Detroit-based We Eatin’ makes potato chips based on local rappers

From ‘Better Made’ to ‘how to get paid’

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click to enlarge How Detroit hip-hop infiltrated the snack food market: Chanel Domonique launched her Detroit rap-themed potato chip company We Eatin’ last year. - Courtesy photo
Courtesy photo
How Detroit hip-hop infiltrated the snack food market: Chanel Domonique launched her Detroit rap-themed potato chip company We Eatin’ last year.

Detroit’s snack food industry is stitched into the culture here as much as the Big Three, Coney Islands, potholes, and Carhartt. Every Detroiter has grown up having a favorite potato chip and Faygo combo, and munches on Kar’s Nuts on the Tigers’ opening day. But if you’ve been paying attention to the gas station and convenience store snack aisles lately, you might have noticed bags of “Vezzo Hotz” potato chips sporting an illustration of rapper Icewear Vezzo showing his iced-out grill and gold chains.

The chips made their debut last May, the first offering from the newly formed Detroit-based snack food company We Eatin’ and distributed by fellow Detroit snack food company Nicks Chips. At the end of 2022, two more Detroit hip-hop-inspired flavors had been released: Peezy’s Cheese potato chips based on Peezy and Baby’s BBQ potato chips based on Baby Money.

“I have been trying to get these to market since 2020,” says Chanel Domonique, founder and CEO of We Eatin’. “I literally had to go through the whole COVID scenario of [the price of] corn syrup going up, supply chain issues, and not having enough employees at certain manufactures.”

The chips are now available in more than 250 stores, Domonique says, and more than 200,000 bags have been sold so far, with popularity steadily growing. Domonique has her hands in every aspect of the production process, testing seasonings, quantity, and quality, and every bag has a QR code on the back that links to the latest music, merch drops, or performance dates from the featured artist.

She’s managed the career of Icewear Vezzo for years, and felt it was only right that his offering was the first flavor launched.

“I was thinking about so many names and people, but Vezzo’s had to be the first ones,” she says. “We’ve grown together. I’ve literally been there since the beginning.”

click to enlarge Bags of Vezzo Hotz potato chips are emblazoned with an illustration of Detroit rapper Icewear Vezzo. - Courtesy photo
Courtesy photo
Bags of Vezzo Hotz potato chips are emblazoned with an illustration of Detroit rapper Icewear Vezzo.

On one hand, the chips are an example of the notoriety and celebrity of today’s current wave of Detroit hip-hop all-stars. All three emcees had banner years last year. Icewear and Baby Money both inked record deals with industry giant Quality Control Music, while Peezy has Kim Kardashian making a TikTok video to his mega hit, “2 Million Up.” But more importantly, the chips represent another way hip-hop has always been able to take mainstay shards of American culture and remake it into something that reflects its fanbase.

Domonique is not the first visionary to marry hip-hop and snack foods. In 1994, a Philadelphia brand called Rap Snacks was born and has put some of the biggest names in hip-hop on bags of chips. But We Eatin’ is intimate and unapologetically Detroit. These aren’t rappers thrown on bags of chips for the sake of selling bags of chips. These are home-grown artists, and every flavor is meant to capture their essence, energy, and presence in Detroit.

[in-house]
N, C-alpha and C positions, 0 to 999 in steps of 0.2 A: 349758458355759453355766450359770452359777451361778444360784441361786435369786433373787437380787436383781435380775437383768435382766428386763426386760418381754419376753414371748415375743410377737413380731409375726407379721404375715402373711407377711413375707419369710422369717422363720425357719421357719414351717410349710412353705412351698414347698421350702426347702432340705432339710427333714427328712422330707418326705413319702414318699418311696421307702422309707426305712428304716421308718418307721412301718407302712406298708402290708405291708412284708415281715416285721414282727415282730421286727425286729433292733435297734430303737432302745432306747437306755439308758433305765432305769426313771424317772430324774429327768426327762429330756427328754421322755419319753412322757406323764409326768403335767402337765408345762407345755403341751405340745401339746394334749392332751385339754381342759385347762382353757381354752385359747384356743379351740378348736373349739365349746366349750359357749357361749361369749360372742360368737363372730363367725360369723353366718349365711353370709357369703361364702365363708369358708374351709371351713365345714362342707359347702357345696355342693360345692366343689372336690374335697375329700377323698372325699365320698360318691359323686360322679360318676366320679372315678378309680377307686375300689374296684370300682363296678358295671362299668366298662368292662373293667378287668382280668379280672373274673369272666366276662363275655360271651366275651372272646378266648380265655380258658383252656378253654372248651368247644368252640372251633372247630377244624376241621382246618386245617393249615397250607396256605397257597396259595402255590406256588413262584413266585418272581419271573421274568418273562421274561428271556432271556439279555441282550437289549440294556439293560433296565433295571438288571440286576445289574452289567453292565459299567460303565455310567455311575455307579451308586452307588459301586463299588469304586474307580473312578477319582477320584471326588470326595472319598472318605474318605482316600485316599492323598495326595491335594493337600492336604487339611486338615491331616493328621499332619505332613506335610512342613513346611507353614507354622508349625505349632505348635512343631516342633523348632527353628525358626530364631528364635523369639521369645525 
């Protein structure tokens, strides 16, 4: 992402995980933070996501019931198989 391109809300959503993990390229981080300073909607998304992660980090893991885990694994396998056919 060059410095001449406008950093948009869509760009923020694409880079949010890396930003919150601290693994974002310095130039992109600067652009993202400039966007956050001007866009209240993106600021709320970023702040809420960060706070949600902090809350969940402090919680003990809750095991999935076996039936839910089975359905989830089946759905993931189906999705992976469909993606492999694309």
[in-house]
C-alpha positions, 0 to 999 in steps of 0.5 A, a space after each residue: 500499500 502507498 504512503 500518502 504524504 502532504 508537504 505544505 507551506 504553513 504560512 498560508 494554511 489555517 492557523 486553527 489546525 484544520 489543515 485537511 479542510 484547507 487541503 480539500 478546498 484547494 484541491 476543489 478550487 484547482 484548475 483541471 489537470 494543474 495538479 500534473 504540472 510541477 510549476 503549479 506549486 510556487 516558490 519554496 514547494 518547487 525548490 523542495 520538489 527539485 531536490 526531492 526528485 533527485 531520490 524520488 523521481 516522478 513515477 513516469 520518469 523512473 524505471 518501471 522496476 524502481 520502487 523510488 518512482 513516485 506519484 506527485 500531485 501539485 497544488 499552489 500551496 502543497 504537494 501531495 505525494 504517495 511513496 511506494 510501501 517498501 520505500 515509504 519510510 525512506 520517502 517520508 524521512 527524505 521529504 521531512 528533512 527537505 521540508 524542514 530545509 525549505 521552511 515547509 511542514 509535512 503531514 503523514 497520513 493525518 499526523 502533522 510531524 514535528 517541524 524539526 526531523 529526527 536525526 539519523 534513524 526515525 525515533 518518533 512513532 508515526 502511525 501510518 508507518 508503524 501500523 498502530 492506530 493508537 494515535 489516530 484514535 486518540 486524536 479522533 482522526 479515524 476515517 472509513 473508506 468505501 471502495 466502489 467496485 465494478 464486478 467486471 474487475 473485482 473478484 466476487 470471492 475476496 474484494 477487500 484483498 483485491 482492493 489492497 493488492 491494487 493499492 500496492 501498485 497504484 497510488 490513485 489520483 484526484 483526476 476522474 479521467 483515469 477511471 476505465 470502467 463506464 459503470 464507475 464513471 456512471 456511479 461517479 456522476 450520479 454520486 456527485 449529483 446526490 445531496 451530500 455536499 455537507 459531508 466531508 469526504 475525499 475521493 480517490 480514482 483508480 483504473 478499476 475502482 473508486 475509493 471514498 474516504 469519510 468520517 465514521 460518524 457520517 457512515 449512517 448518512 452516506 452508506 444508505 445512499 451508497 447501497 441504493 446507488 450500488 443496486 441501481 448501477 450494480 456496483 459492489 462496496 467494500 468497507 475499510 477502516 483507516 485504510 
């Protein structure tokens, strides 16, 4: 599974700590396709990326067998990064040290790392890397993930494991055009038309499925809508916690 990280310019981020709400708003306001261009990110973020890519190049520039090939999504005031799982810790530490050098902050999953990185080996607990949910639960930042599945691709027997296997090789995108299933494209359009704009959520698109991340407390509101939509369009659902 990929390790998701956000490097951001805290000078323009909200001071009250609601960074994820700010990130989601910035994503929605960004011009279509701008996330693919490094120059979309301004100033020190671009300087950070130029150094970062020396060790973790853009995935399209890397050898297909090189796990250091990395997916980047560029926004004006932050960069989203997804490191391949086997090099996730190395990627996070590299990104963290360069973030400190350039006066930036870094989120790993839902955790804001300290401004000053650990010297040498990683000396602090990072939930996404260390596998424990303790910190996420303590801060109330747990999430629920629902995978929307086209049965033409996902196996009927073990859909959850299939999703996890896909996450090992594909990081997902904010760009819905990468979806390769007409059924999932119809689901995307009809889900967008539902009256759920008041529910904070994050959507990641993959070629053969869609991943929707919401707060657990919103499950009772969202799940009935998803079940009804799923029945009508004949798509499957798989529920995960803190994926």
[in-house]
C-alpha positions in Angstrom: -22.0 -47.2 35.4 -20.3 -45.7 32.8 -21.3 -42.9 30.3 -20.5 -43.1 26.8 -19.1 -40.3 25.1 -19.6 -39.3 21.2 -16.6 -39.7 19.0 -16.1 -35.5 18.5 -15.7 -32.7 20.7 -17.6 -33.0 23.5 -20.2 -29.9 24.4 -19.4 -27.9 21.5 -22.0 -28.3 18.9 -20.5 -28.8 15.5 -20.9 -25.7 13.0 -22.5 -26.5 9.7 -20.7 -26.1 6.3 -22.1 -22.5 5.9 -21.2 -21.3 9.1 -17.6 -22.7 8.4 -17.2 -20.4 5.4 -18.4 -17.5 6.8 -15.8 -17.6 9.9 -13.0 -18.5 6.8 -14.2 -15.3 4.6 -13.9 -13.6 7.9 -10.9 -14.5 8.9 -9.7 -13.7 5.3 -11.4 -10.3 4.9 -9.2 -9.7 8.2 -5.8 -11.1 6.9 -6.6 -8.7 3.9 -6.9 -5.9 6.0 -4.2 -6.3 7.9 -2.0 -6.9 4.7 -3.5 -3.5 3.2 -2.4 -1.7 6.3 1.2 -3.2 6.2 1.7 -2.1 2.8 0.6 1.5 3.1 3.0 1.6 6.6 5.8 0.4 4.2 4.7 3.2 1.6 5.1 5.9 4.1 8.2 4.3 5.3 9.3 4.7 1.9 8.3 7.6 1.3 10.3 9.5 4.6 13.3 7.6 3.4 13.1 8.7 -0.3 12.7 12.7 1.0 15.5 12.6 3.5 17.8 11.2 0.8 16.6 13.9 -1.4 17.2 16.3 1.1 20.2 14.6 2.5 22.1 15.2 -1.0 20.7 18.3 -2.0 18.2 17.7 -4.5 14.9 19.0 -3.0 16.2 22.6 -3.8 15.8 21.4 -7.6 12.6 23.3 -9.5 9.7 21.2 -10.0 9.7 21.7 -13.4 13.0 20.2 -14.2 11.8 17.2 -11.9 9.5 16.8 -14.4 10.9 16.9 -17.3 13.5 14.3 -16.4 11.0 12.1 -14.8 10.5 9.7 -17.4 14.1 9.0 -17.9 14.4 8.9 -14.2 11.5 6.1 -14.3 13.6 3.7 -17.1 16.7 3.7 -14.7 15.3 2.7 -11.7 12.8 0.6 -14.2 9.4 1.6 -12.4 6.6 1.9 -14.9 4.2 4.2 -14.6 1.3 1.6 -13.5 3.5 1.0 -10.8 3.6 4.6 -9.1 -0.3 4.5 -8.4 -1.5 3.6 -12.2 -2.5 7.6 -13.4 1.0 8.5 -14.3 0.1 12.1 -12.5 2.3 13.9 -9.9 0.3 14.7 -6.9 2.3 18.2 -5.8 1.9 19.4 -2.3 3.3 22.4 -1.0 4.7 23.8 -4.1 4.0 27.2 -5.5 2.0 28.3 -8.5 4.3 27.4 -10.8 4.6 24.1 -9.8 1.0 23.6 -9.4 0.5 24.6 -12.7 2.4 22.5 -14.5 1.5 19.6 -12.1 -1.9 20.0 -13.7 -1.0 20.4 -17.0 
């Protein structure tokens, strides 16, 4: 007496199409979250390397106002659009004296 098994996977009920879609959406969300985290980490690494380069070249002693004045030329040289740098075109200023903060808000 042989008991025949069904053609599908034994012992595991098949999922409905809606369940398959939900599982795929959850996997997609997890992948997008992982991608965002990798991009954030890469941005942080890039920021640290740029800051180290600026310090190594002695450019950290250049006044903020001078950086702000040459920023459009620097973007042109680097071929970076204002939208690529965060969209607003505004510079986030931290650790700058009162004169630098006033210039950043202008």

“I had them send me what their favorite flavors are, and then we create some type of dynamic,” Domonique says. “I allow for each influencer to be involved with everything, even how their bag will look. … It also goes with who they are as influencers. Vezzo is hot as fuck. Peezy’s Cheese, well, he’s got a record going crazy called ‘2 Million Up.’ Baby Money BBQ, it’s a money-green bag and he’s Baby Money.”

Domonique also plans to tap into Detroit’s film and entrepreneurial culture for future flavors.

“Every influencer I’m putting on these flavors and allowing to have their own line launched have built it out of the mud, whether they’re an artist, an influencer, or a small business owner,” she says. “Because I am coming for entrepreneurs as well — even in our movie market where we have a lot of actors that, even though they are local, they are in so many films that they have an audience.”

We Eatin’ isn’t stopping at just snack foods. Domonique envisions a McDonald’s-like extended universe where characters, personalities, YouTube shows, tutorials, and content will all be available. For teens, topics like, “How to make a beat” or “How to start a clothing brand” will be featured while animated characters similar to Cocomelon or Grace’s World will be geared toward children.

“The influencers will be a special guest in each episode,” Domonique says. “For toddlers, it might be a jingle with Vezzo rapping about ABCs for the kids, teaching life skills. We have characters that will be introduced to the market next year, and I’ll be launching TV commercials. There will be a lot of community engagement to pour back into the city of Detroit. We’ll be doing a few different lifestyle events for the flavor launches, and there will also be a more nationwide reach.”

More information is available at weeatinsnacks.com.

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About The Author

Kahn Santori Davison

Kahn Santori Davison is from Detroit, Michigan. He's a husband and father of four and a self-described, "Kid who loves rap music." He's been featured on Hip-Hop Evolution and Hip-Hop Uncovered. He's also a Cave Canem fellow, author of the poetry book Blaze (Willow Books), a recipient of a 2015 Kresge Literary...
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